Pakistan’s President Arif Alvi has returned the Supreme Court (Practice and Procedure) Bill 2023 to parliament for the second time, stating that the legislation is currently sub judice before the highest judicial forum in the country. The bill is aimed at curtailing the power of the chief justice and restricting the judiciary’s ability to act independently. Despite the President’s refusal to sign the bill, it will become law on April 20, according to Law Minister Azam Nazeer Tarar.
The bill was passed by both the National Assembly and the Senate last month amid a standoff between the government and the judiciary over elections in Punjab and Khyber Pakhtunkhwa. After the bill was sent to the president for assent, he returned it for reconsideration to parliament, stating that it prima facie “travels beyond the competence of parliament” and could be assailed as “colourable legislation”.
The government then got the bill passed by a joint session of parliament on April 10, despite strong protest from the Pakistan Tehreek-e-Insaf (PTI), after which it was again sent to the president to sign. However, an eight-member bench of the Supreme Court, while hearing petitions challenging the bill, ruled on April 13 that even if the president were to give his assent, the bill would not be acted upon in any manner until further order. The SC larger bench stated that an interim measure ought to be put in place in the nature of an anticipatory injunction.
The Supreme Court (Practice and Procedure) Bill, 2023 aims to give the power of taking suo motu notice to a three-member committee comprising senior judges, including the chief justice. It also aims to have transparent proceedings in the apex court and includes the right to appeal.
Regarding the constitution of benches, the bill states that every cause, matter or appeal before the apex court would be heard and disposed of by a bench constituted by a committee comprising the CJP and the two senior-most judges. It added that the decisions of the committee would be taken by a majority.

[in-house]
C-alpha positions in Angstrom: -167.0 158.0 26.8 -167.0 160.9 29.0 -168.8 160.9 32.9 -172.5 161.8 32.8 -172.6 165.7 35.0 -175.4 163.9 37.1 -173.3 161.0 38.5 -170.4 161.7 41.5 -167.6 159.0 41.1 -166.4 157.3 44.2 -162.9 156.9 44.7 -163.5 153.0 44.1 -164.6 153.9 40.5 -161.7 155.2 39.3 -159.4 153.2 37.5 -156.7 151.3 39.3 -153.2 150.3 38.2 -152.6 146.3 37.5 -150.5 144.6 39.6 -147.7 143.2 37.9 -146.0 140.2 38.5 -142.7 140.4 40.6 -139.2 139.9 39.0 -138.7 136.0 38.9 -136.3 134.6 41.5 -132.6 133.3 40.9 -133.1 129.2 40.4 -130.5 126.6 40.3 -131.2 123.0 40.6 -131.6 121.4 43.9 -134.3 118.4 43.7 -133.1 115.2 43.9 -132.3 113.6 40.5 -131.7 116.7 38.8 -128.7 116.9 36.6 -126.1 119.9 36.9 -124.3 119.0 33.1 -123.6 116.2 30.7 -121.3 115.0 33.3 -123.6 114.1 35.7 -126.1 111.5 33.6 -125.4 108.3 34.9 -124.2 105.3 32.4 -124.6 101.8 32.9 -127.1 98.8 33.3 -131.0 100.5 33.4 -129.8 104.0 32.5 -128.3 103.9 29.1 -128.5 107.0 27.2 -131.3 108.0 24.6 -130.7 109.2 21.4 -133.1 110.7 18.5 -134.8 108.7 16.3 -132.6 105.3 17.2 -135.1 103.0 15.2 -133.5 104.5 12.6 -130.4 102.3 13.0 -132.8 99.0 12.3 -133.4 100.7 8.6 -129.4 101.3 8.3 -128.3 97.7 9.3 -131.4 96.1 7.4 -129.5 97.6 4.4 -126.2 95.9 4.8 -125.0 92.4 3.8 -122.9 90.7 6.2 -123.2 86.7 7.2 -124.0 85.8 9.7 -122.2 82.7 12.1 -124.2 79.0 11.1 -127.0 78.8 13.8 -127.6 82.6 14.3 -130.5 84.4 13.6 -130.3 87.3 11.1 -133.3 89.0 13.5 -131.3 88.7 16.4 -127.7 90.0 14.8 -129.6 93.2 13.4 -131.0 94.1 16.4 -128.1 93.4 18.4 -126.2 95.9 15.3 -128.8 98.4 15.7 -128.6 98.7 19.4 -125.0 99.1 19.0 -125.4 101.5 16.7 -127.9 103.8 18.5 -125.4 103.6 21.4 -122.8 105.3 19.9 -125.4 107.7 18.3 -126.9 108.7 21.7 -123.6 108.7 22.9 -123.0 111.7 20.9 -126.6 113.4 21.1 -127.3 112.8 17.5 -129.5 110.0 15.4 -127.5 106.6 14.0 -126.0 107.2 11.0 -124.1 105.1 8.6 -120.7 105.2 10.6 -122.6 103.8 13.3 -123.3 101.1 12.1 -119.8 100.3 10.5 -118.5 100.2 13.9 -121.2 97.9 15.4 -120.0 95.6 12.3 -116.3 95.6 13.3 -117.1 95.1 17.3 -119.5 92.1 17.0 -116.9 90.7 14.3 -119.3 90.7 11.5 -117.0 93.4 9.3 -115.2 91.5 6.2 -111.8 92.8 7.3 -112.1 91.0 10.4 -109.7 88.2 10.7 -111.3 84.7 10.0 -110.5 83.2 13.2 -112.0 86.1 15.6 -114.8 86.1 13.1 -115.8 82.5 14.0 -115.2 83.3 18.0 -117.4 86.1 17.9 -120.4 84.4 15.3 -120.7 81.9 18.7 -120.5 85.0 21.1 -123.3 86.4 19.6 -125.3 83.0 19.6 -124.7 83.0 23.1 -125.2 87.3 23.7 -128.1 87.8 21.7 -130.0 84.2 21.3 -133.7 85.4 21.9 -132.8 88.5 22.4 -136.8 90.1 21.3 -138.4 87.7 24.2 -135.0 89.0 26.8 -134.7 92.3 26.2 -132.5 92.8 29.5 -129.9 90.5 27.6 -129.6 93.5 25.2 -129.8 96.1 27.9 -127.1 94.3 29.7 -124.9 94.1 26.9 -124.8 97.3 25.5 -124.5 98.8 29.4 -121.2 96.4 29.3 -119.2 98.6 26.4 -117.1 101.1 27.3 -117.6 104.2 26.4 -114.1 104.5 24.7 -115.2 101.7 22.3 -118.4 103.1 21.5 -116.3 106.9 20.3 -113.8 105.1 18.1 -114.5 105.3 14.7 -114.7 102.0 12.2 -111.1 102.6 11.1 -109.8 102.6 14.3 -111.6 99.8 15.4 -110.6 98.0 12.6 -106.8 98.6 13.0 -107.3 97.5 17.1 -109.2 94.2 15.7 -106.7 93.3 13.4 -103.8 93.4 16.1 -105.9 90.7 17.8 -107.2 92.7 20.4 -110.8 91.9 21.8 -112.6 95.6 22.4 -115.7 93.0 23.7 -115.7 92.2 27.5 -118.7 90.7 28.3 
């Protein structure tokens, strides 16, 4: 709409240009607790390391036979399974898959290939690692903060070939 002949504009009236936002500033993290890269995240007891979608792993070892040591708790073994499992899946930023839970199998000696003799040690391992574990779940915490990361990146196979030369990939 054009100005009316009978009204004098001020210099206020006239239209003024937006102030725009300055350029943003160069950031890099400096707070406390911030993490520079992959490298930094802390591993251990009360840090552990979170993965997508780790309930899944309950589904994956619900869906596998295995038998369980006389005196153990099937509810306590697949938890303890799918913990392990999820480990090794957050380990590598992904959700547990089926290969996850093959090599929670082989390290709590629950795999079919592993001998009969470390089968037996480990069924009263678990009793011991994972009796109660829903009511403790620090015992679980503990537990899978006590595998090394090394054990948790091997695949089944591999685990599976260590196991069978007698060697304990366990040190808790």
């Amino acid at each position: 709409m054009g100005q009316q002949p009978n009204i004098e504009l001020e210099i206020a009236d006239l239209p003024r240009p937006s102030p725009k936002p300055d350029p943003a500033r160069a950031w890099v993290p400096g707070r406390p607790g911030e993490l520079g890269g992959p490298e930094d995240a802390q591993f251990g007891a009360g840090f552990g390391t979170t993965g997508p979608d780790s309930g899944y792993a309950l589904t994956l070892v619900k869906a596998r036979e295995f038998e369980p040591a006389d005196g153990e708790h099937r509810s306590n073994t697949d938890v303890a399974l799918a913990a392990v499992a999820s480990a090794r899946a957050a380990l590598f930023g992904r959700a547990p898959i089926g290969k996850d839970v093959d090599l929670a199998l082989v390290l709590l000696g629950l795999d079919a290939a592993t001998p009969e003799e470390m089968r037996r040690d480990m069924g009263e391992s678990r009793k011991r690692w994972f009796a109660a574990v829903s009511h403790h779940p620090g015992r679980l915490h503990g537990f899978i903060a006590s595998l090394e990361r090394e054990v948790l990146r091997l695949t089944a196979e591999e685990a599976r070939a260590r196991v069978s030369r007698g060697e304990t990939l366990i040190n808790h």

Regarding exercising the apex court’s original jurisdiction, the bill said that any matter invoking the use of Article 184(3) would first be placed before the committee.
The bill says that if the committee is of the view that a question of public importance with reference to the enforcement of any of the fundamental rights conferred by Chapter I of Part II of the Constitution is involved, it shall constitute a bench comprising not less than three judges of the SC of Pakistan, which may also include the members of the committee, for adjudication of the matter.
On matters where the interpretation of the Constitution is required, the bill said the committee would compose a bench comprising no less than five apex court judges.
About appeals for any verdict by an apex court bench that exercised Article 184(3)’s jurisdiction, the bill said that the appeal will be referred within 30 days of the bench’s order to a larger SC bench. It added that the appeal would be fixed for hearing within a period not exceeding 14 days.
The bill additionally said that a party would have the right to appoint its counsel of choice for filing a review application under Article 188 of the Constitution. Furthermore, it states that an application pleading urgency or seeking interim relief, filed in a cause, appeal or matter, shall be fixed for hearing within 14 days from the date of its filing.
The bill said that its provisions would have effect notwithstanding anything contained in any other law, rules, or regulations for the time being in force or judgement of any court, including the Supreme Court and high courts.
The Pakistani government has been facing criticism from opposition parties, civil society groups and legal experts for allegedly attempting to curtail the powers of the judiciary, which